Aboriginal Affairs ignores Manitoba First Nation ravaged by deadly fire

By Kenneth Jackson
APTN National News
About two years after a fire claimed the lives of three people in a remote northern Manitoba First Nation in 2011 Aboriginal Affairs turned down a funding request to train a member of the community to become a certified firefighter according to the Keewatin Tribal Council.

And to this day none of the 11 communities under the watch and care of KTC have certified firefighters.

This worries Ivan Hart, the KTC fire prevention officer in charge of the communities, as temperatures turn freezing and fires become the norm.

Hart said he applied for about $140,000 in funding from Aboriginal Affairs in the spring to train one member from each community to become certified firefighters.

His detailed written proposals never got a response before the deadline to begin training.

Hart said he then called Darrell Fiel, Aboriginal Affairs manager of capital and housing in Winnipeg, to find out if the federal government was going fund what he says was a small amount of money to save lives.

“He (Fiel) said there was no money. I was obviously disappointed,” said Hart who, alone, tries to train members of the communities on fire prevention and firefighting and does so on a budget of about $60,000 annually, that includes his salary.

Of the 11 communities, seven has “fire chiefs” but they aren’t certified.

That includes God’s Lake Narrows First Nation.

Demus James, 73, Kayleigh Okemow, 3, and Throne Kirkness, 2, died in a fire March 14, 2011 on God’s Lake.

An inquest has been called into their deaths to determine what can be learned and potentially save lives in the future.

The same members of the inquest are looking at a separate fire at St. Thersea Point First Nation where Errabella Angel Harper, an infant, died in a fire Jan. 16, 2011.

The St. Theresa inquest is set for March 17-19, while the God’s Lake inquest began this past summer and continues in March as well.

Hart testified at the God’s Lake inquest about being turned down for funding by Aboriginal Affairs.

He also told the inquest that between January and June of this year there was more than $3 million in damages due to fires, but, luckily, no fatalities, in the KTC communities.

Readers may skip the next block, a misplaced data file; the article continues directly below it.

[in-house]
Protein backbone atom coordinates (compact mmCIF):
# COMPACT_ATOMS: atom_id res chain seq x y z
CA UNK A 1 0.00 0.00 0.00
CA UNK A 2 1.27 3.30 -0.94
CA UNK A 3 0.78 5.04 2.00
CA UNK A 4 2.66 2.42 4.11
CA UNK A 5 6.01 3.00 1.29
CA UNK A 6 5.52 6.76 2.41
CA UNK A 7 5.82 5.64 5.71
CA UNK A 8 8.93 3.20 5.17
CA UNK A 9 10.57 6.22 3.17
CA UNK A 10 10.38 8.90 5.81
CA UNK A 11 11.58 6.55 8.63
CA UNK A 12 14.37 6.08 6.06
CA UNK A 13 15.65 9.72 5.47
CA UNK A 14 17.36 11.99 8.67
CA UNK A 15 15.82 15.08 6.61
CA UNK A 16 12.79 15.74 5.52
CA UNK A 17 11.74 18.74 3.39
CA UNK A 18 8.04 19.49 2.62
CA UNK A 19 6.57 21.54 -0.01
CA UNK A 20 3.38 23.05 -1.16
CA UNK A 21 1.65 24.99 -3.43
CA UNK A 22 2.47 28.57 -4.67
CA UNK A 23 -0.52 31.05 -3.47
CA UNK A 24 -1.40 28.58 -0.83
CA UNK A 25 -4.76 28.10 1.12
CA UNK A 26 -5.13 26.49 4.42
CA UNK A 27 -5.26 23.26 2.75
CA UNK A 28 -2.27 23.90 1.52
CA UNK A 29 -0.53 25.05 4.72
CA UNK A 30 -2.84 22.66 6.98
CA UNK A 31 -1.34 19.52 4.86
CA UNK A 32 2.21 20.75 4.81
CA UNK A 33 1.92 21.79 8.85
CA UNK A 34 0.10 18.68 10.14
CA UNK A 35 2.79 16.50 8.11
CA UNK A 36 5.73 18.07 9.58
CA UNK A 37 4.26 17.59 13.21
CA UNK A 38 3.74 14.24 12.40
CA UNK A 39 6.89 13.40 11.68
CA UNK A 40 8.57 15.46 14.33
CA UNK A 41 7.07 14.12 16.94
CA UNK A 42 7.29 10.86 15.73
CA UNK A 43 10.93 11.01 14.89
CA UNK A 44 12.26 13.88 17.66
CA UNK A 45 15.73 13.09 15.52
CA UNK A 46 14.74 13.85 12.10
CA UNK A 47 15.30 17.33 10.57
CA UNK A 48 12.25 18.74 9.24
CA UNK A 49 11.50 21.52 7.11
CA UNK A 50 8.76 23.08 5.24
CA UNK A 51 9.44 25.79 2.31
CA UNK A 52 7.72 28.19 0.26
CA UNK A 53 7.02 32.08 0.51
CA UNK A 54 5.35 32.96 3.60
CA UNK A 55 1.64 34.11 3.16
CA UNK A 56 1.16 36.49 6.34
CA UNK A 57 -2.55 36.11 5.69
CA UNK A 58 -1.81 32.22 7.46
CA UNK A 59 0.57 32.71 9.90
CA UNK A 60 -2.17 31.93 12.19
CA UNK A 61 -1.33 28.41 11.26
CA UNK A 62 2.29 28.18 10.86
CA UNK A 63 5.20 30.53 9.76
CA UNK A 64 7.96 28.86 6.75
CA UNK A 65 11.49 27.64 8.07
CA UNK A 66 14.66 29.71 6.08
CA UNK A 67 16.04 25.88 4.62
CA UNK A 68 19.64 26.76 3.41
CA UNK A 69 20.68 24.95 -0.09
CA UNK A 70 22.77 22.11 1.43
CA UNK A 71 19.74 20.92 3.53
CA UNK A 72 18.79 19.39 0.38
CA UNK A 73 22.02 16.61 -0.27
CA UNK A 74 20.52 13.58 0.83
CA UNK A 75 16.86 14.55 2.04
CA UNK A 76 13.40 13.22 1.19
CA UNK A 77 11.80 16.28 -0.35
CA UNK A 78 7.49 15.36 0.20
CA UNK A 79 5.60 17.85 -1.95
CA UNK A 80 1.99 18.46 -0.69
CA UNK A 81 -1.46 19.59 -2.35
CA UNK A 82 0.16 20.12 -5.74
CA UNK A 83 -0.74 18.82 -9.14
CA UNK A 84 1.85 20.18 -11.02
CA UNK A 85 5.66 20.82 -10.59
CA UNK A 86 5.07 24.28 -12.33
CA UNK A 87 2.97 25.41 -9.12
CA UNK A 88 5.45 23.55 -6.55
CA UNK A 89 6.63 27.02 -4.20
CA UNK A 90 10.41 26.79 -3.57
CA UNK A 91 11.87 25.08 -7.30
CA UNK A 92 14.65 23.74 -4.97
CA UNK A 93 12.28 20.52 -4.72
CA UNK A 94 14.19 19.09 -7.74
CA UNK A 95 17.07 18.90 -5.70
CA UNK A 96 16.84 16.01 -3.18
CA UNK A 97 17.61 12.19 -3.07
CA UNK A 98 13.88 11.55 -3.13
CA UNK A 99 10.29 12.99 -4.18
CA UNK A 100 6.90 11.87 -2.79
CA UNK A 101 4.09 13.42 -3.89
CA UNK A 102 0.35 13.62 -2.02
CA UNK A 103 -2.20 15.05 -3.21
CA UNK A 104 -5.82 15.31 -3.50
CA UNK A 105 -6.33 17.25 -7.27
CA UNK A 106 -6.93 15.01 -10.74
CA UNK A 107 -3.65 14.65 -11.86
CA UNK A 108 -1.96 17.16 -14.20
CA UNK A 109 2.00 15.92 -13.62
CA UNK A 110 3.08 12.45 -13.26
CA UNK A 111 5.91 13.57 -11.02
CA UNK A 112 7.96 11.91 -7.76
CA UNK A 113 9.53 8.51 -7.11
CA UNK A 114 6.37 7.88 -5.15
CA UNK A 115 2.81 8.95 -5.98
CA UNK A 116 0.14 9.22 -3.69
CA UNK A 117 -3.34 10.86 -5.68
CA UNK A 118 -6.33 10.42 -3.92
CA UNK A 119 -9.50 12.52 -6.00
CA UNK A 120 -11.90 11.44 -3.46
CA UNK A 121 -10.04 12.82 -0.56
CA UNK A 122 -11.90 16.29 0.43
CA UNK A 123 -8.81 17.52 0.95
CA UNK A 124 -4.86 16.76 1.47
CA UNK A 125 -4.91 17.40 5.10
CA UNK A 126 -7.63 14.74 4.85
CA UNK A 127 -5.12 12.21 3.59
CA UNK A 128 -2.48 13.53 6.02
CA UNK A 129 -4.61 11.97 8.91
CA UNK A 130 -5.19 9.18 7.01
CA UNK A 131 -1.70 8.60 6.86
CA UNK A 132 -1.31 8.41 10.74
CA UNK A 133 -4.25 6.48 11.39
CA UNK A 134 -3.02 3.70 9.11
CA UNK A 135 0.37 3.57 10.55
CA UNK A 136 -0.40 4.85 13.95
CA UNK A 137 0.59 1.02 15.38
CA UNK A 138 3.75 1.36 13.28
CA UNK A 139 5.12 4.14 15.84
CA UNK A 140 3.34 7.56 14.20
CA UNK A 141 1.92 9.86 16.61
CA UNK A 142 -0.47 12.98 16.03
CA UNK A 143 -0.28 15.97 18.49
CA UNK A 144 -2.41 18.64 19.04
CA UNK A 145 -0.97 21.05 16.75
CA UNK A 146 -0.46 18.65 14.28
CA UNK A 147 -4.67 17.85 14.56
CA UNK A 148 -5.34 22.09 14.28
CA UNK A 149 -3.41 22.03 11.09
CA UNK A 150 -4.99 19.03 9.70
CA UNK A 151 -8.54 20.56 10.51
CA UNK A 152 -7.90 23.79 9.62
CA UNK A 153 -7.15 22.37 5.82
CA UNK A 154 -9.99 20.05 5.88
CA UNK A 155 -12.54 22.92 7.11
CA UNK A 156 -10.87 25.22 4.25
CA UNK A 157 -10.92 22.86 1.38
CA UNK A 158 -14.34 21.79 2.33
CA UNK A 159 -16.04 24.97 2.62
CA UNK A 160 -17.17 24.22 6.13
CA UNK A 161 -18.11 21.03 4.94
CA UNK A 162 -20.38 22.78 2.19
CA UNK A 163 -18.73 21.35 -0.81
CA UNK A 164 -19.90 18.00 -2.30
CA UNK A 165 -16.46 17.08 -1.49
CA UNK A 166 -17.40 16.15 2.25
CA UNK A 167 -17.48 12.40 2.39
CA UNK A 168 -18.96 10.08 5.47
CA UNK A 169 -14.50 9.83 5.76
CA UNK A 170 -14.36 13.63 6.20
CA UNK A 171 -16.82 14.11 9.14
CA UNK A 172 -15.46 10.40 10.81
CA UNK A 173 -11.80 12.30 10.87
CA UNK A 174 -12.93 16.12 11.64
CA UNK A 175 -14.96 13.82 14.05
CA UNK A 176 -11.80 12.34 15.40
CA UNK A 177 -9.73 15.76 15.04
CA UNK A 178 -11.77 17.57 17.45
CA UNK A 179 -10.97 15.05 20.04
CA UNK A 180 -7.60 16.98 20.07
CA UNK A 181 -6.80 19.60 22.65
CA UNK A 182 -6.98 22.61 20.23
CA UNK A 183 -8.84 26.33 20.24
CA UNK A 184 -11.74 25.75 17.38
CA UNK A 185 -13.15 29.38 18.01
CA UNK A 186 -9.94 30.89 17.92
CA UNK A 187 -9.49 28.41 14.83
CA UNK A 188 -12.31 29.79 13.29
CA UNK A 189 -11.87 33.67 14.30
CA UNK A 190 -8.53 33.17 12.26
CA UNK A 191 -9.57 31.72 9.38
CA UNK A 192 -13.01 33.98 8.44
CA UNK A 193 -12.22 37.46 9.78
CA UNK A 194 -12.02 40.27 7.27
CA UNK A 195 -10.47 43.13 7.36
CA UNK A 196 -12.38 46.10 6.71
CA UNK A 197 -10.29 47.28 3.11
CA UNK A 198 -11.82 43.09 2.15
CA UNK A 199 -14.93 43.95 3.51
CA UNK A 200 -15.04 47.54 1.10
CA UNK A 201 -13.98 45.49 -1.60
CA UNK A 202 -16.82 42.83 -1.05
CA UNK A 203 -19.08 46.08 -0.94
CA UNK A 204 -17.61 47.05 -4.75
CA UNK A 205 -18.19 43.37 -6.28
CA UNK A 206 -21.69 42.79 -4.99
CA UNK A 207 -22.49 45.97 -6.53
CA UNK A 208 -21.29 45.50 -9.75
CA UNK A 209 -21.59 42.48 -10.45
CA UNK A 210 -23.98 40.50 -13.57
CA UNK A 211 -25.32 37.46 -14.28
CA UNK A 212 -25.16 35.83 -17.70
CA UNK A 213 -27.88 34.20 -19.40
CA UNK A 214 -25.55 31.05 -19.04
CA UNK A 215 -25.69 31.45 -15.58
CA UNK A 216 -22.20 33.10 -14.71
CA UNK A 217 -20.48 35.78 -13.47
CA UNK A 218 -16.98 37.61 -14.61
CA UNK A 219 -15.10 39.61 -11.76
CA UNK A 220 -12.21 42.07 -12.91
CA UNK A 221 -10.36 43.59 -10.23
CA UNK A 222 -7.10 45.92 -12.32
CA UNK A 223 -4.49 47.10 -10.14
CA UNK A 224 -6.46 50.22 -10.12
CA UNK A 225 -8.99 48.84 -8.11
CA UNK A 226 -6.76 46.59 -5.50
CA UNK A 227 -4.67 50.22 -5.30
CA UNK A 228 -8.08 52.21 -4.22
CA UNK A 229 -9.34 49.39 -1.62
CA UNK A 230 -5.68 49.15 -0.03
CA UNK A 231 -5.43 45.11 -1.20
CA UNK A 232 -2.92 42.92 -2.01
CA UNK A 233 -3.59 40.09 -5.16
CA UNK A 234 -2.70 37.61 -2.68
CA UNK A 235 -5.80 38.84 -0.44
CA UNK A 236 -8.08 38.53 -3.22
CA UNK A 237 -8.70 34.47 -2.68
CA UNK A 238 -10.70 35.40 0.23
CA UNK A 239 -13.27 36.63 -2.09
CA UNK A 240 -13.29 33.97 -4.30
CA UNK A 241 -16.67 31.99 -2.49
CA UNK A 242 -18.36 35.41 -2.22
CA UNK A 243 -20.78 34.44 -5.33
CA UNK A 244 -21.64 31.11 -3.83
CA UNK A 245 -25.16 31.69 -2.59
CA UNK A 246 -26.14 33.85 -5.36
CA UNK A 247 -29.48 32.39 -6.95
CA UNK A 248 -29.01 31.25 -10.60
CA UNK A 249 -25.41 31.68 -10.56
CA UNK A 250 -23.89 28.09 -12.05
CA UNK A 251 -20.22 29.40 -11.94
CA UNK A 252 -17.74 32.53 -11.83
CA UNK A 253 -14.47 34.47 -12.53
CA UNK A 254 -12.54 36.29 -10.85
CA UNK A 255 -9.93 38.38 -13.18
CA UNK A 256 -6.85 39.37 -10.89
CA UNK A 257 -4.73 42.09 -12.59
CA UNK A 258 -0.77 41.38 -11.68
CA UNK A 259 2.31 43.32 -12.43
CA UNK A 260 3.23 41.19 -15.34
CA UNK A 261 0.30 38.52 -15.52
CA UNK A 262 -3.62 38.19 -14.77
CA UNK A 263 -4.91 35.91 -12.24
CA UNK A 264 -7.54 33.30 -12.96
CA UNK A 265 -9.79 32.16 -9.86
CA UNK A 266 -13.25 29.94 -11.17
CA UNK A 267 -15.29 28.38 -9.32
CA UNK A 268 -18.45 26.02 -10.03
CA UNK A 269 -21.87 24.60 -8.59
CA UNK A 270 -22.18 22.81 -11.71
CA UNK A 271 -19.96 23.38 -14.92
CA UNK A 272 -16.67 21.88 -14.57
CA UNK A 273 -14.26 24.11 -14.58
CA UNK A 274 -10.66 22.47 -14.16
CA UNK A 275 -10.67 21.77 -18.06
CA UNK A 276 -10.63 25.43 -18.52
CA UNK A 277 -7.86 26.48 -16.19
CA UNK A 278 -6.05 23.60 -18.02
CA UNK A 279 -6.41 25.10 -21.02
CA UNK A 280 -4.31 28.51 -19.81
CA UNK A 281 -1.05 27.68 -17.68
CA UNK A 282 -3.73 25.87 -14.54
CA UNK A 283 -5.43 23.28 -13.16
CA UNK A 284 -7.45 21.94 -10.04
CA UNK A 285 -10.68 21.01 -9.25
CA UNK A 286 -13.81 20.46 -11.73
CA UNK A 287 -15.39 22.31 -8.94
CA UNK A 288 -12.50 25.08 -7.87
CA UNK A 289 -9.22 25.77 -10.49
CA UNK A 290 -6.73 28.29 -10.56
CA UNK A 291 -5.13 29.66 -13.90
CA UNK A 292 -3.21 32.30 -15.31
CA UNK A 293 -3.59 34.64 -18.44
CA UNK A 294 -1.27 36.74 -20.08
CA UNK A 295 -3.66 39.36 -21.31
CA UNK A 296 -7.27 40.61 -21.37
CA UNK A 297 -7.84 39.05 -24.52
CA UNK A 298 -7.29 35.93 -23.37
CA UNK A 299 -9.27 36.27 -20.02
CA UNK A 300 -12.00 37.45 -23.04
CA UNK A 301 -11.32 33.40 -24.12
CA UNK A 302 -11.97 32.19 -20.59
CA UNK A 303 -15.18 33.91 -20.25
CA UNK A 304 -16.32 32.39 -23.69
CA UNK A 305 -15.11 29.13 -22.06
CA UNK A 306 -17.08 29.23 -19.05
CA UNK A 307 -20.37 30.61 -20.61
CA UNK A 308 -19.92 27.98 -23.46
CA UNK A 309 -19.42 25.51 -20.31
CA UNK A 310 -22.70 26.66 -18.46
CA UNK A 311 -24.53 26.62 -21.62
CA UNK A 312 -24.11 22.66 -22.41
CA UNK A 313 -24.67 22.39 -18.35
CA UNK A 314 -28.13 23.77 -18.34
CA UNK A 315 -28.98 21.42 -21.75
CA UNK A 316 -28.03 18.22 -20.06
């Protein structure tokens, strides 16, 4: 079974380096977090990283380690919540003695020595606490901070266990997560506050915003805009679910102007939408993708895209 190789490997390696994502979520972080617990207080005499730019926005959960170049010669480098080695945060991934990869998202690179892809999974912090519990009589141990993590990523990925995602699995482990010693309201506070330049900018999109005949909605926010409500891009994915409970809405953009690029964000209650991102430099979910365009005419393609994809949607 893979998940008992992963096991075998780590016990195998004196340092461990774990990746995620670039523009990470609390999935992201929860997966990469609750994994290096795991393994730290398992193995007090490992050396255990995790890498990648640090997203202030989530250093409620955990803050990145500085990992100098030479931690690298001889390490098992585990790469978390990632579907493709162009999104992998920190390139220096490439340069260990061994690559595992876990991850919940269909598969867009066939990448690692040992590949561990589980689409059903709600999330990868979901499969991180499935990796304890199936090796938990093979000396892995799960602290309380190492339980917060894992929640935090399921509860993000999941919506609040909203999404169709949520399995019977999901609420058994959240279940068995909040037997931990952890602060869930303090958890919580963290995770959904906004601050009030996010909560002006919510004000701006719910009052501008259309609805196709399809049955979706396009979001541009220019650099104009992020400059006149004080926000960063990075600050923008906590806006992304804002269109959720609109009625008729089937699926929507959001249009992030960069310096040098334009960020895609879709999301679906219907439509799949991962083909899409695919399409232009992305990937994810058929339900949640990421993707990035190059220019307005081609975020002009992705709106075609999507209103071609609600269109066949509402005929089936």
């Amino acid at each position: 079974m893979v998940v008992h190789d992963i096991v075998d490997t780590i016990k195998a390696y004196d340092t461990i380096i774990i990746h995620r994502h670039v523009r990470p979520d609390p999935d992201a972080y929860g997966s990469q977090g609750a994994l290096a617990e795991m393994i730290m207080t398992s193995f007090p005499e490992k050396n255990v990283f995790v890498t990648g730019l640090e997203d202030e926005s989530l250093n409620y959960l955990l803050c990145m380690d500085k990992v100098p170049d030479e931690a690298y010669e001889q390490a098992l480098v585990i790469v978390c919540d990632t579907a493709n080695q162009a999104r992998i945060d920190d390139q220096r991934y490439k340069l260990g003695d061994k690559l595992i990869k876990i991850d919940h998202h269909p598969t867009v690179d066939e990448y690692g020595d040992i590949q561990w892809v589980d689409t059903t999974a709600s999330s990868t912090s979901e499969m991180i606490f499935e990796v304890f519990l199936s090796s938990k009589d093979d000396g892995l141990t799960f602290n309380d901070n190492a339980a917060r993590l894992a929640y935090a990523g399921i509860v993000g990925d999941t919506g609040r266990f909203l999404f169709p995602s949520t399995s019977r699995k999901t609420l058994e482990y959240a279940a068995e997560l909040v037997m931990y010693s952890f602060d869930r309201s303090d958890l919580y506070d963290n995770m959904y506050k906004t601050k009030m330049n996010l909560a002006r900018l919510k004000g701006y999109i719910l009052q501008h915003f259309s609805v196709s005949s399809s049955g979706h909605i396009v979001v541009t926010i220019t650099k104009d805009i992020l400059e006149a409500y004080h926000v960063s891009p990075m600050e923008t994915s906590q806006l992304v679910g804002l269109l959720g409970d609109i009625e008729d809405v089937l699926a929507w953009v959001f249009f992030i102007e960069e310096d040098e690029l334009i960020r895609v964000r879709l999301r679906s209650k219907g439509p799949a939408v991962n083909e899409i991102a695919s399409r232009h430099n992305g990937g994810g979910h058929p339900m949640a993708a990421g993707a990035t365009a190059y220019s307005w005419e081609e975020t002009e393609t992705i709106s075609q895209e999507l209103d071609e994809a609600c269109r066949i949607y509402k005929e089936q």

“I go into the communities whenever I can and I give them one week training. It’s not a certified course, but at least they have something, right?” said Hart. “They do what they can with what they have. Do they have a fire truck? Do they have the proper equipment? The majority of the communities don’t.”

Seven of the communities have fire trucks and fire chiefs trained by Hart and APTN asked him what happens if there is a fire at one of the communities that doesn’t have either.

“Hopefully, everybody gets out of the house,” he said. “Often there is nothing they can do. That’s the reality of it. The ones that do have a fire truck and firefighters in the community there is also a communication problem.”

They either run to houses to get help or use telephones.

It turns out KTC isn’t alone.

Many Manitoba First Nations struggle to battle fires according to a 2012 report obtained by APTN.

Between January 2012 to September 2012 a program officer from Manitoba’s Office of the Fire Commissioner visited 61 First Nations across the province surveying what plans and equipment they had in place.

The results are startling.

Of the 61 communities, four had a formalized protection plan in place. Seven had fire bylaws and 12 had a fire protection officer.

Thirty-eight First Nations said they relied on other communities to provide assistance, although just 24 per cent had an agreement in writing.

The report found only seven communities had a pager system in place in the event of a fire to alert people.

Some said they sent text messages.

Other firefighting equipment was scarce as well.

Nine communities said they had sufficient amount of fire hose and 14 said they had an adequate supply of ladders, axes and generators.